By Perry Borman
After a nice breakfast, Monte Lambert and Jack Lansing helped to kick off Environment Day behind the backdrop of Grassy Waters Nature Center. A number of us in Leadership 2013 (the best, most awesome and adventurous class ever) have never been to Grassy Waters. It is amazing that we can live in a community for so long and not even know what is around us.
I had a lot of anxiety about what to wear for Environment Day…since I don’t come from a family of hikers or campers. When someone says, “Let’s go camping,” I immediately start looking for the closest Hyatt.
Ann Paton, Marshall Foundation
Susan Sylvester, South Florida Water Management District
Chris Carl, SGP Yacht Services
“Tragedy of the Commons and Law of Unintended Consequences”
The statement above by Susan Sylvester had everyone buzzing since most of us (ok…maybe it was just me) had no idea what she meant. As it turns out….Tragedy of the Commons: the basic idea is that if a resource is held in common for use by all, then ultimately that resource will be destroyed. "Freedom in a common brings ruin to all." To avoid the ultimate destruction, we must change our human values and ideas of morality.
The law of unintended consequences is the outgrowth of many theories, but was probably best defined by sociologist Robert K. Merton who described five different ways that actions, particularly those taken on a large scale as by governments, may have unexpected consequences. These “reactions,” may be positive, negative or merely neutral, but they veer off from the intent of the initial action.
Who knew that the primary reservoir and the source of water for West Palm Beach was Grassy Waters Preserve? We heard about the channelization of the water supply over time. A central theme was balance: How to balance flood control vs. water supply vs. water quality vs. social and economic issues. An example of the law of unintended consequences includes people letting their pythons go into the wild and now pythons serve as such an invasive species…truly endangering the ecosystem.
“We don’t allow the Everglades to exist…the Everglades allows us to exist”
Both Susan and Chris Carl made me think how important it is to be passionate about your work. Since 2010, Chris has led an annual 70 mile canoe expedition, through the Everglades. The expedition, including a team of scientists, naturalists, volunteers and others enabled the team to study what they saw and record it (via cellphones, laptops). The 6ft. tall cattails are a native species but are slowing the flow of water and killing other vegetation due to excess nutrients.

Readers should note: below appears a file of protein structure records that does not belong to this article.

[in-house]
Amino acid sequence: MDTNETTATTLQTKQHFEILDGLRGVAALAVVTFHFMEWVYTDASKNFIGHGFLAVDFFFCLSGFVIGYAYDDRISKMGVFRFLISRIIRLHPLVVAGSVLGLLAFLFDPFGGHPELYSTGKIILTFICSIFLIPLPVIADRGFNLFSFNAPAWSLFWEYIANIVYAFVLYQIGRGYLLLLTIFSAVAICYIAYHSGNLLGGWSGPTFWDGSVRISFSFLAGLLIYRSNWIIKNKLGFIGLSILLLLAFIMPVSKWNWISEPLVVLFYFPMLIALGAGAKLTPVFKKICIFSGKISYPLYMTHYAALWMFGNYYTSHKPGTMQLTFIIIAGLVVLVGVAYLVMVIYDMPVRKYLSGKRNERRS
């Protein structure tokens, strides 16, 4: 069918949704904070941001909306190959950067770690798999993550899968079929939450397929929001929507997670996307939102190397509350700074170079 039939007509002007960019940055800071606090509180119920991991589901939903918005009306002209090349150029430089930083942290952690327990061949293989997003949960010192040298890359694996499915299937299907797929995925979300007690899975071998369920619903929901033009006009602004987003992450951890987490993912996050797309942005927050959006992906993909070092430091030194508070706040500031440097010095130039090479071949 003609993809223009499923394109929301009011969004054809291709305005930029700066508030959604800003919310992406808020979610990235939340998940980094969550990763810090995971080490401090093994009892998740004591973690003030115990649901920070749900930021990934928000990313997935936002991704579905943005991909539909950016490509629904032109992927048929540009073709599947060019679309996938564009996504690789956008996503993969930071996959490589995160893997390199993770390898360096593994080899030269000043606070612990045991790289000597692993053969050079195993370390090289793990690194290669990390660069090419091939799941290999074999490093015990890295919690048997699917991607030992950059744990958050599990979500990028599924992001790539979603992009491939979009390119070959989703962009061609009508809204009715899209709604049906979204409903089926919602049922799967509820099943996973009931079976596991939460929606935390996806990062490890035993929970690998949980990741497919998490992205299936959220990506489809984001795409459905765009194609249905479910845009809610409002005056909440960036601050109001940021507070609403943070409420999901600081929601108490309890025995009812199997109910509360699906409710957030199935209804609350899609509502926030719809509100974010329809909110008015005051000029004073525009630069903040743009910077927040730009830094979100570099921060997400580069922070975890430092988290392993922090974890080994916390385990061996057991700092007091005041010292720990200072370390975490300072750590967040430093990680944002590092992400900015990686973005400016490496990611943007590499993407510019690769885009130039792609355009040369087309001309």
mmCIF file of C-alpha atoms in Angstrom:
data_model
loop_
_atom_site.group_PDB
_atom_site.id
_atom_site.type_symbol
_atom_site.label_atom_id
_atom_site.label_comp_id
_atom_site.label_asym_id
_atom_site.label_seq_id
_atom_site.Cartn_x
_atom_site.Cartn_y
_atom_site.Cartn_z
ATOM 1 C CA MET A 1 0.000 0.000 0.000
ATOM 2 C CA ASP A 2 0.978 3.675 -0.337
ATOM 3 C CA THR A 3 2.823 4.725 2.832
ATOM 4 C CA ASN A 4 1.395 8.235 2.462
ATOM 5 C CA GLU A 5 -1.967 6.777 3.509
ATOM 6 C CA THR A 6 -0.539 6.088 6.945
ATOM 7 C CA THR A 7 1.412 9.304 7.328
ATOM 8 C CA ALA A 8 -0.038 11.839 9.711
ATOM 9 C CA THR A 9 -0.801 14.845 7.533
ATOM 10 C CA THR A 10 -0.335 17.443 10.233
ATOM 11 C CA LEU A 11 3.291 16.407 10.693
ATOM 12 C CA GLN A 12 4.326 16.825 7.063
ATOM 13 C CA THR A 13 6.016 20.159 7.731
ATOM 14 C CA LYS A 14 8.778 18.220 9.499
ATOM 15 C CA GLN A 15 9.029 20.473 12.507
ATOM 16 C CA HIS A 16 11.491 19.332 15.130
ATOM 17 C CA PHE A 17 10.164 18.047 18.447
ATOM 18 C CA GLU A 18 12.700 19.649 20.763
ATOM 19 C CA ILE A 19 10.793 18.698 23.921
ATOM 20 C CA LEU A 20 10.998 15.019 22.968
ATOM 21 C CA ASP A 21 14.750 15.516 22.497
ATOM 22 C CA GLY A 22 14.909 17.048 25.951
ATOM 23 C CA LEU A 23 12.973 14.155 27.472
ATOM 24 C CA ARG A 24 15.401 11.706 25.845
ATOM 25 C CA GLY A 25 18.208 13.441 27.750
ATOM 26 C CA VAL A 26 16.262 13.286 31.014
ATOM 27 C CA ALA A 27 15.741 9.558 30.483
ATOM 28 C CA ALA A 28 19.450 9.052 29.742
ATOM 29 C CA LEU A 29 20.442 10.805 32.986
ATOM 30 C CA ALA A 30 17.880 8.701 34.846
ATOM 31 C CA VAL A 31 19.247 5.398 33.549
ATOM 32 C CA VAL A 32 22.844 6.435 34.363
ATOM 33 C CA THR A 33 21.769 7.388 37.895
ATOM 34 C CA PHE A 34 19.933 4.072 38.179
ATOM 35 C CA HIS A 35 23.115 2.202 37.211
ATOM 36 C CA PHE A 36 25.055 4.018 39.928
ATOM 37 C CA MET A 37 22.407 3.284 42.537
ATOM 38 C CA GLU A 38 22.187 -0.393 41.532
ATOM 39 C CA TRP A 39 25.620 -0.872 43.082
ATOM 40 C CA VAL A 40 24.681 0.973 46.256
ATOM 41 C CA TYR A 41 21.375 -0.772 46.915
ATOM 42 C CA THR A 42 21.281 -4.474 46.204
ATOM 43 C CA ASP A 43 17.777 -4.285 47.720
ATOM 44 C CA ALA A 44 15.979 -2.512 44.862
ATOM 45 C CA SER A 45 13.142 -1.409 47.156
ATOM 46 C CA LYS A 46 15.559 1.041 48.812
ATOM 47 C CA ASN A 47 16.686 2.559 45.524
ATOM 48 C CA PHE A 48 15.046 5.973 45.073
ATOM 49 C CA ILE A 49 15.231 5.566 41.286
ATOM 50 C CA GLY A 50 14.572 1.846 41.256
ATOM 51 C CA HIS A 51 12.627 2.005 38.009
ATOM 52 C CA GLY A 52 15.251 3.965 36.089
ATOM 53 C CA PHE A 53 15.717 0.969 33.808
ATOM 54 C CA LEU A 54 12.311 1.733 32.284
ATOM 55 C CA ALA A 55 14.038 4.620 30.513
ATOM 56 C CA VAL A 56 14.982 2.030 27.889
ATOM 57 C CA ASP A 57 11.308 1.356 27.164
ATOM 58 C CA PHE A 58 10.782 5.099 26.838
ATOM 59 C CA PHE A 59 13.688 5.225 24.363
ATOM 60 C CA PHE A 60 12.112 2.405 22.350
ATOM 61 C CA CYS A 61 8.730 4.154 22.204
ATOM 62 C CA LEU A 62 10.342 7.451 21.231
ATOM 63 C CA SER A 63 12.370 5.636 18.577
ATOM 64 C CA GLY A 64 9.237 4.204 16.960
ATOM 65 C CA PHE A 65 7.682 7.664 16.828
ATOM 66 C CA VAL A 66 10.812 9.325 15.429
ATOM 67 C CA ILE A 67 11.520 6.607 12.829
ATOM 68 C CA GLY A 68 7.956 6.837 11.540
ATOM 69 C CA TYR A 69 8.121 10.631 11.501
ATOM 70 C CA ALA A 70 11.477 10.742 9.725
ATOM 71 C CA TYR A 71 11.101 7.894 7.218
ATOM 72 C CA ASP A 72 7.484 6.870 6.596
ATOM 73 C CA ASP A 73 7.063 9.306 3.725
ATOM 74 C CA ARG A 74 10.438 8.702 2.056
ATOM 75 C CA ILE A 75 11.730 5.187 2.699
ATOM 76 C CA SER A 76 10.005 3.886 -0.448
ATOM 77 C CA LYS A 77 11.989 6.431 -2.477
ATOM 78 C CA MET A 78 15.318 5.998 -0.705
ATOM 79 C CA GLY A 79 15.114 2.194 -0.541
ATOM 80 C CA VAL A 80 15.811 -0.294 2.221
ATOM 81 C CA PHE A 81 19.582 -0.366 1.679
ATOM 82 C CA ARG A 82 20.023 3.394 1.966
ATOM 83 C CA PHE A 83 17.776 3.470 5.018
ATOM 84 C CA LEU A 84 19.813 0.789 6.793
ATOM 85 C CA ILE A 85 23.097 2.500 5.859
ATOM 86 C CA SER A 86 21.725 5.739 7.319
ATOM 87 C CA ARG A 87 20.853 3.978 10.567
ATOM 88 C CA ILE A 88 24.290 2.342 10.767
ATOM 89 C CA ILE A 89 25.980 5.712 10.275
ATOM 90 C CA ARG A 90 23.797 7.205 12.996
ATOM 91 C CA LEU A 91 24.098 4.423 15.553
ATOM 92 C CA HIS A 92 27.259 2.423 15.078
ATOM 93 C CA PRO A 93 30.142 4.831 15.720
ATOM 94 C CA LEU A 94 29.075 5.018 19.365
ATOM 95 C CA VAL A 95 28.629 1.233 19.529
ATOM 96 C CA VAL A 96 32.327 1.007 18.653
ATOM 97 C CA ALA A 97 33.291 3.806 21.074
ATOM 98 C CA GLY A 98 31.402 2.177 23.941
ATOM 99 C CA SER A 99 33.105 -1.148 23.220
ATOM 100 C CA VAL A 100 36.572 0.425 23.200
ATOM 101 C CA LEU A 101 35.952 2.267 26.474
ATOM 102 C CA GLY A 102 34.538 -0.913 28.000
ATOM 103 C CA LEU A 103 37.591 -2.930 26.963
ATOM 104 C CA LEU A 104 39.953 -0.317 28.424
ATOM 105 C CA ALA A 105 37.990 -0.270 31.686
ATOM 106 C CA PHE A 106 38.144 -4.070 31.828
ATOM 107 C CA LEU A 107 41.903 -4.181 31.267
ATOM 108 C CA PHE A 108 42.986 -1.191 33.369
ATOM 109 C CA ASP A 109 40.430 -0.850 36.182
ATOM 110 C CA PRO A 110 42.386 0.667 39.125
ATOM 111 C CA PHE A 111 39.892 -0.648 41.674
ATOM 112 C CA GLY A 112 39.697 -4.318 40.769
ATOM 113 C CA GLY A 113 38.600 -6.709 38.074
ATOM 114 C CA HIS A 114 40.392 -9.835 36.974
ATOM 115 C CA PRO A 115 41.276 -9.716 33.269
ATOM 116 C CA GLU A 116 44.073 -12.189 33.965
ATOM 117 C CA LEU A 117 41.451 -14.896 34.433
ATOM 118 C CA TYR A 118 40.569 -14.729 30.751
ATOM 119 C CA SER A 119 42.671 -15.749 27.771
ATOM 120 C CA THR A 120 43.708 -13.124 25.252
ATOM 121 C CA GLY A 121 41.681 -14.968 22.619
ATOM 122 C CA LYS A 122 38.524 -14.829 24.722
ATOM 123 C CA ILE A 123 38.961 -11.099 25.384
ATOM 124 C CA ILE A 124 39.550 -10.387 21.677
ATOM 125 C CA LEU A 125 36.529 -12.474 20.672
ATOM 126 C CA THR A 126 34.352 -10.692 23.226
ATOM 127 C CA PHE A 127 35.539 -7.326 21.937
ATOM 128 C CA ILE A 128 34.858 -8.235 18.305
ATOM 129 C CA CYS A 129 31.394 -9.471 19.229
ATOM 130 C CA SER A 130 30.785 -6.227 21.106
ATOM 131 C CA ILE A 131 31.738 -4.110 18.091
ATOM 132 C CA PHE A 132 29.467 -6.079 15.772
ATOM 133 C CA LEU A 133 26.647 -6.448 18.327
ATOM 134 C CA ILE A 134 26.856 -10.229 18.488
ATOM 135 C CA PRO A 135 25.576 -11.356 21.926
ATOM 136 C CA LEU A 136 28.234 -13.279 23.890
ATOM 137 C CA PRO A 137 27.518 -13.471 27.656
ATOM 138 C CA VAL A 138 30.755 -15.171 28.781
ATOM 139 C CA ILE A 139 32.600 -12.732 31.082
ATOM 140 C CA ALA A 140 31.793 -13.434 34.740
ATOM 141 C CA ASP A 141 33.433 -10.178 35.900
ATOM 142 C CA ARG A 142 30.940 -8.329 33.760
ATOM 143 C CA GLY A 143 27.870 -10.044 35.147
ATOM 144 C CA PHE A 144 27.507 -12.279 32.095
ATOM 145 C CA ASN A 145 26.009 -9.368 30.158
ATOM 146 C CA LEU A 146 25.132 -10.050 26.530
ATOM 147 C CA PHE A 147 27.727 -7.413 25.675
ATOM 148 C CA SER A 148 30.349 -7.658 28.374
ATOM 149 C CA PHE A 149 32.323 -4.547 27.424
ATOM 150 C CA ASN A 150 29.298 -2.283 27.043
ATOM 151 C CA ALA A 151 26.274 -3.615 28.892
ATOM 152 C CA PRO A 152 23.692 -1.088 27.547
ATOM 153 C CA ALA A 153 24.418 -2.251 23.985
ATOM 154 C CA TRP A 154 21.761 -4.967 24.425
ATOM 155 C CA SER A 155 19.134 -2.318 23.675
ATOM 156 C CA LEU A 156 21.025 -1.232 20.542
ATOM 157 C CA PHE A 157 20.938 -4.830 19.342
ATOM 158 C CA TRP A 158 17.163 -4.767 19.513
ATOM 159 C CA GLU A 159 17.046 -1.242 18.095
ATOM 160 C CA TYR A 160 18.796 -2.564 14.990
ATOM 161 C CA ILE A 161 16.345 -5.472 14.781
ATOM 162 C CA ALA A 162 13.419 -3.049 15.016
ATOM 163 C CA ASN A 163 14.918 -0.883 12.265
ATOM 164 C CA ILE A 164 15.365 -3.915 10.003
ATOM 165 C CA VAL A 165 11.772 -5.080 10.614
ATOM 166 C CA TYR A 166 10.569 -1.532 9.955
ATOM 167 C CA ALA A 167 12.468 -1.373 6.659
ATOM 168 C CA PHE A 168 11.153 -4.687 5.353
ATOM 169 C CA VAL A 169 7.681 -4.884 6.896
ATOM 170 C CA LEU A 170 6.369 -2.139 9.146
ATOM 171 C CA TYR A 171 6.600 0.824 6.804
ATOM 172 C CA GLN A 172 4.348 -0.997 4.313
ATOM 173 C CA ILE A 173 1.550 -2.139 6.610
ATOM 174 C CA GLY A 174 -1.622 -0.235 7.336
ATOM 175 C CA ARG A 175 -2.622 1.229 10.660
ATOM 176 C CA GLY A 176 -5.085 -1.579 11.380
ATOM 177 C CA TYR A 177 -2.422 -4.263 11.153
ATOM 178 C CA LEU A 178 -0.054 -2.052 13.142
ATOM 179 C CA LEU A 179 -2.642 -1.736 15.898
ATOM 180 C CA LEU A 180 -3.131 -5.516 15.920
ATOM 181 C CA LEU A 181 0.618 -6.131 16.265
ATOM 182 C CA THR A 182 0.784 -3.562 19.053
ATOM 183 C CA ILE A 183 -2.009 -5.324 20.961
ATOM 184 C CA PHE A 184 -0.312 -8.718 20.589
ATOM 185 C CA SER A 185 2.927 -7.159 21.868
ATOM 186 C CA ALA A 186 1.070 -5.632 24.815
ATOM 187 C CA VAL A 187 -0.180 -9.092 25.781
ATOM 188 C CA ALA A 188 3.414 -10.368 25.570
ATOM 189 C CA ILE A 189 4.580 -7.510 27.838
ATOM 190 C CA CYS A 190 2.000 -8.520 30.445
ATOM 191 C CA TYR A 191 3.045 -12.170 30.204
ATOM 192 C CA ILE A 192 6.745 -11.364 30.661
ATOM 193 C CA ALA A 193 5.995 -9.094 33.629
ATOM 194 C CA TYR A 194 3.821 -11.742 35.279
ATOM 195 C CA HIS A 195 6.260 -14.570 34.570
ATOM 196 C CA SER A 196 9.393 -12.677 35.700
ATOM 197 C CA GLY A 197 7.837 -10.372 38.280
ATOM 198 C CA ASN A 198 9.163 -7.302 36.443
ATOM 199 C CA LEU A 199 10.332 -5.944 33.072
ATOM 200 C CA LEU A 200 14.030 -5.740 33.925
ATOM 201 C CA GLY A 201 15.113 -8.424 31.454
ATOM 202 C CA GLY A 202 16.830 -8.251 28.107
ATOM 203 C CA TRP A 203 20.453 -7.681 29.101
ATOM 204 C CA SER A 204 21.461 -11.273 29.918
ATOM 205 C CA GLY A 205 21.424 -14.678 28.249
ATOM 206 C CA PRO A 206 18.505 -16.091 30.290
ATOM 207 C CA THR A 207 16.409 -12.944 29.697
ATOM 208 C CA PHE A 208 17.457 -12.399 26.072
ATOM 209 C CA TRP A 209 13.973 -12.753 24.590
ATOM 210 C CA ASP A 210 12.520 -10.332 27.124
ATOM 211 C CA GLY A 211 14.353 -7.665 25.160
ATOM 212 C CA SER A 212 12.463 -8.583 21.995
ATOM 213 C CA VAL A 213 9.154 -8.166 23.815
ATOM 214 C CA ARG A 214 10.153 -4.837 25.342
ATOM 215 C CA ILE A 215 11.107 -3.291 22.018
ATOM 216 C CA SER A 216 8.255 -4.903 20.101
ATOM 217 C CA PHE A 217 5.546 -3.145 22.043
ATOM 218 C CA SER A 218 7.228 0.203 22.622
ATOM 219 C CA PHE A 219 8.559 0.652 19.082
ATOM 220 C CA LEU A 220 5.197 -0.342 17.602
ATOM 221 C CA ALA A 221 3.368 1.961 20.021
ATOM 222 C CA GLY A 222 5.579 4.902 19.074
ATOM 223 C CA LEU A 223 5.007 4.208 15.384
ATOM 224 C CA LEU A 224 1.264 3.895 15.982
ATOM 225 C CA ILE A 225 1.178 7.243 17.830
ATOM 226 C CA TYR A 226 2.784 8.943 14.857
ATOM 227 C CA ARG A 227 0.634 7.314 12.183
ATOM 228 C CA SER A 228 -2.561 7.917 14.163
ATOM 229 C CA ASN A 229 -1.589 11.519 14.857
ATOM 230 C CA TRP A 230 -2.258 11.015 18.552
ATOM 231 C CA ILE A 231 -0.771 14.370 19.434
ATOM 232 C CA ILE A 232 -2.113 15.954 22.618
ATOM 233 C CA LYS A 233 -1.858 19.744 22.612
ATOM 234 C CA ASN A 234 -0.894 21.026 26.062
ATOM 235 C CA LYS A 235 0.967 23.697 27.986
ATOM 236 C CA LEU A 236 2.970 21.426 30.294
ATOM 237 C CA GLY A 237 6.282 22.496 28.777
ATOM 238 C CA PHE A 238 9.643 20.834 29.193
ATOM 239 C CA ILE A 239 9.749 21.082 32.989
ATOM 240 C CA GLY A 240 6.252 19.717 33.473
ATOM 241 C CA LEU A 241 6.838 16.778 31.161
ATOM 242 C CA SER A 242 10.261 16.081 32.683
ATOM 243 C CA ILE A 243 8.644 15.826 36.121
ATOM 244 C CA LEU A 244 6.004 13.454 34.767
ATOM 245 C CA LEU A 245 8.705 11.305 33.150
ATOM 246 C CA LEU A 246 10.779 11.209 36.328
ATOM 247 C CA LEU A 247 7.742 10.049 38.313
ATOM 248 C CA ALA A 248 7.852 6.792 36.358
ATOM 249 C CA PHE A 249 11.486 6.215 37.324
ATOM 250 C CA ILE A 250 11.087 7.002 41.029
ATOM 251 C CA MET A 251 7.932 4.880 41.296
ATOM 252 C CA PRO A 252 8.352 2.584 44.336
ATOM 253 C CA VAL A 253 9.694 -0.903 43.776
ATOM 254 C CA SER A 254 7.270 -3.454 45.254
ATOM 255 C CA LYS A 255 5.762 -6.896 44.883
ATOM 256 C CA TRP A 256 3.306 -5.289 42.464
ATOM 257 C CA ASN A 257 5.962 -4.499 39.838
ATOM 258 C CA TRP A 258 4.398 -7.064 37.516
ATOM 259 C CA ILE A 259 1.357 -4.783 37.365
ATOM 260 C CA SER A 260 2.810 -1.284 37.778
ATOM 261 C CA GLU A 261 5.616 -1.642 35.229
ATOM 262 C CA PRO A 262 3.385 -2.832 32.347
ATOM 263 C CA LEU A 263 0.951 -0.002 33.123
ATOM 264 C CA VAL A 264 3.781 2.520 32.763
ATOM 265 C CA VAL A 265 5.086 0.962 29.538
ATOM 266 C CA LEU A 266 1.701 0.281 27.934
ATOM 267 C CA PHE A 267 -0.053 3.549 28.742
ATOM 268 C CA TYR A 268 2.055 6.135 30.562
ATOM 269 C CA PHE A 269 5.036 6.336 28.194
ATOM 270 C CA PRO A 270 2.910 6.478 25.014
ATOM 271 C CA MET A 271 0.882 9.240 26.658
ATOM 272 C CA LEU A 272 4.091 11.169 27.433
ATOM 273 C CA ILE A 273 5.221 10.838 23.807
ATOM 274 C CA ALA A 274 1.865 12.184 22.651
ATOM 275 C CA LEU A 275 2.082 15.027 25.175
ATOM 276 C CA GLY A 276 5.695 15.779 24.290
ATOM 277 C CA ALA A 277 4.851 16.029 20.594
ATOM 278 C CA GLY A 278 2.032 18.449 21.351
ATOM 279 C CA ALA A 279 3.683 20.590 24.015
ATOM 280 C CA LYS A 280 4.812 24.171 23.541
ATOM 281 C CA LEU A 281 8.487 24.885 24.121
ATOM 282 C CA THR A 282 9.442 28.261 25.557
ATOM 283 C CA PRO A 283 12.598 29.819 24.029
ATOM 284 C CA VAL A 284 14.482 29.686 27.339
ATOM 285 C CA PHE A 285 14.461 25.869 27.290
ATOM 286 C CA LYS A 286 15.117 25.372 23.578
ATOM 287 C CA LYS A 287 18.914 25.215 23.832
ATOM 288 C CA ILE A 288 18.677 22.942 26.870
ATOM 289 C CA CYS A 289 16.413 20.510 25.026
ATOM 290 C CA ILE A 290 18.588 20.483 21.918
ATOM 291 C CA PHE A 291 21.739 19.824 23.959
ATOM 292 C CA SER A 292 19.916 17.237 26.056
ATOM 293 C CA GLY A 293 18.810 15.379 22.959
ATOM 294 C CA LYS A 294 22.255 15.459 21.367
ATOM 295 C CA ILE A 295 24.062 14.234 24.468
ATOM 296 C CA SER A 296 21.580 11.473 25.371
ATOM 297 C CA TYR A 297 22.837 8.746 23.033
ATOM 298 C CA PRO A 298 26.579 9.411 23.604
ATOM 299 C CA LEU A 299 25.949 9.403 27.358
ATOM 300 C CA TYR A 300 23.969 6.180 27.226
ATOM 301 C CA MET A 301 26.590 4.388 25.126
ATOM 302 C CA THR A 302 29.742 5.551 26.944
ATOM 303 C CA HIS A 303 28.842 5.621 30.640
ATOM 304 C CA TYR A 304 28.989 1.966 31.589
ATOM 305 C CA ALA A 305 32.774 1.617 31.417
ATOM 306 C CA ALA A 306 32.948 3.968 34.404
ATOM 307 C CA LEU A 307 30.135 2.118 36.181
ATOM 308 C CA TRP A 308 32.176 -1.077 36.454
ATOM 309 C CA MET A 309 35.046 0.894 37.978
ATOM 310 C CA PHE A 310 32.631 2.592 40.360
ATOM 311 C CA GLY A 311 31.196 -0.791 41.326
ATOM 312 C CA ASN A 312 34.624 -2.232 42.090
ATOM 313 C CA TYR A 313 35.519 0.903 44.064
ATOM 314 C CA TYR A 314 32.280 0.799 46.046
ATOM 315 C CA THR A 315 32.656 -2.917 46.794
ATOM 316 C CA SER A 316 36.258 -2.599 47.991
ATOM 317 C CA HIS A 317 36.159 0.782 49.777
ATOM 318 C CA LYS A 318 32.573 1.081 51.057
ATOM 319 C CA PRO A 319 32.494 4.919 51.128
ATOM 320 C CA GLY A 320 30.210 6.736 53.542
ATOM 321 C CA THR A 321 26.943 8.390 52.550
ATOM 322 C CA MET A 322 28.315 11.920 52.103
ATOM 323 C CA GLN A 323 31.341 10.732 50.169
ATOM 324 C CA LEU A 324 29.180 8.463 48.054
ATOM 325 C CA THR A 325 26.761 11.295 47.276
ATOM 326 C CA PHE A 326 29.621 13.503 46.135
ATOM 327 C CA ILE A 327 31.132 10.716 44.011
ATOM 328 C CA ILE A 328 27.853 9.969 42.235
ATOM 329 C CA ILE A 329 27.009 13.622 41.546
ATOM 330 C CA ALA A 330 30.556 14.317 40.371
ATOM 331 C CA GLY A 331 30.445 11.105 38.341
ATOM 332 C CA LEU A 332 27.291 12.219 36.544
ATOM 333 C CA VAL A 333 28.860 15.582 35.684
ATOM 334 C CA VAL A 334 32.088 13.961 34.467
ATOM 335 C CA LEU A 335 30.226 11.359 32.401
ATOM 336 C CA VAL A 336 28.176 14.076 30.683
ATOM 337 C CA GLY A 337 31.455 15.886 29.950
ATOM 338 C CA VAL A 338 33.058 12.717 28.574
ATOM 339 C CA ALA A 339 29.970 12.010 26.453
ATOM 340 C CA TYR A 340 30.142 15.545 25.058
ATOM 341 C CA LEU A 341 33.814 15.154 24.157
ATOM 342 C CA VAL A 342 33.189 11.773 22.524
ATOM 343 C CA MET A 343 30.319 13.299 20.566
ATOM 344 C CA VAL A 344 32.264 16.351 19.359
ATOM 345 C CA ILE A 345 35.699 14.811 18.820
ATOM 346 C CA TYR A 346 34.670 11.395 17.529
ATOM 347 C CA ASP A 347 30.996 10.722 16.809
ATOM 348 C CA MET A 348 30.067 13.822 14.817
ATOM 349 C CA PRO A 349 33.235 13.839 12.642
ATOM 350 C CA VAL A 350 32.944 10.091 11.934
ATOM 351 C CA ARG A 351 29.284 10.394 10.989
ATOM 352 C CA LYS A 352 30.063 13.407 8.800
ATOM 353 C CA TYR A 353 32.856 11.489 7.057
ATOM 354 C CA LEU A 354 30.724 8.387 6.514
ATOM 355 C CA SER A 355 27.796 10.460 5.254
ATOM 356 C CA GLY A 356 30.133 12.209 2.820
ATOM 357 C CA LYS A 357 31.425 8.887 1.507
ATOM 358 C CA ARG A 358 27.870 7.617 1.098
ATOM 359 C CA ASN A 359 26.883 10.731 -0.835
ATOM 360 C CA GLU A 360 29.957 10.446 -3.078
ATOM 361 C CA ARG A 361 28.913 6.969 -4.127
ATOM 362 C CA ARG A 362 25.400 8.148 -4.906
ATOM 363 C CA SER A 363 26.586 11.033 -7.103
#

Busch Wildlife Sanctuary
David Hitzig, CEO, Busch Wildlife
Cheryl Wise, Educational Director
This place is cool! How come I’ve lived in South Florida for almost 20 years and have never been here?
David kicked the session off with a history of how the Busch Wildlife Sanctuary started (from an animal rehabilitation facility in Miami to his backyard in Jupiter Farms to meeting up with Peter Busch from the Annheuser-Busch family). Busch Wildlife pays only $10/year to the Loxahatchee River District for the land. We should all be so lucky to pay that kind of rent. Busch Wildlife Sanctuary provides rehabilitation to thousands of animals every year.
We met Bernie the Bufo (or Cane) Toad. Poison sits behind Bernie’s eyes so be careful not to bite a cane toad. We also met a Possum, which is part of the Marsupial family. The Possum has an 8-10 day gestation period but as David described it’s 125 straight days of nursing. Possums only live maybe 2-4 years and are native to North America.
After the possum, we were introduced to an alligator, a striped skunk , a Kingsnake and a Great Horned Owl. Major learning points:
- If an alligator is chasing you…run faster. Don’t run in a zig-zag since they will just catch up to wherever you are. They move in the water by wiggling their tail.
- Skunks are mainly nocturnal. They also give off warning signs before they may spritz you with their spray. A ferret is from the same family as a skunk.
- A favorite food of a Kingsnake is other snakes.They don’t sweat or perspire and they like an air-conditioned environment.
- The Great-Horned owl only weighs 2.5 lbs. They eat small animals and their favorite food is the skunk. They don’t have a good sense of smell which is probably why the skunk doesn’t taste bad. For obvious reasons, the owl and the skunk were not left alone with each other during the demonstration.
Canoe Trip and Restoration Walk
Patrick Painter, Environmental Resource Manager, City of West Palm Beach
Sam Dorfman, Nature Center Program Coordinator, City of West Palm Beach
“West Palm Beach is 52 square miles. 24 of that is marsh.”
“You can mimic ecosystems, you can’t duplicate systems.”
Listening to Patrick Painter is like listening to a narrator of a National Geographic Special. We heard about Everglades snail kite…perhaps only 600 left on the planet. The current marsh restoration leads to a higher yield of fresh drinking water. Cypress trees are wetland tolerant and the marsh sequesters carbon dioxide (it’s referred to as carbon sinks). The focus on marsh restoration is a long term view…how can we manage the supply of water to get to 2050?
The canoe trip was awesome and we learned much from our guide Sam Dorfman. The water is pristine as we all guided our canoes through the water. Sadly, I left my notebook at the dock so couldn’t write anything down. I was so exhausted by the end of the canoe trip that I forgot pretty much everything Sam said. It’s another excuse to go back to Grassy Waters Preserve.
Environment Day was exceptional!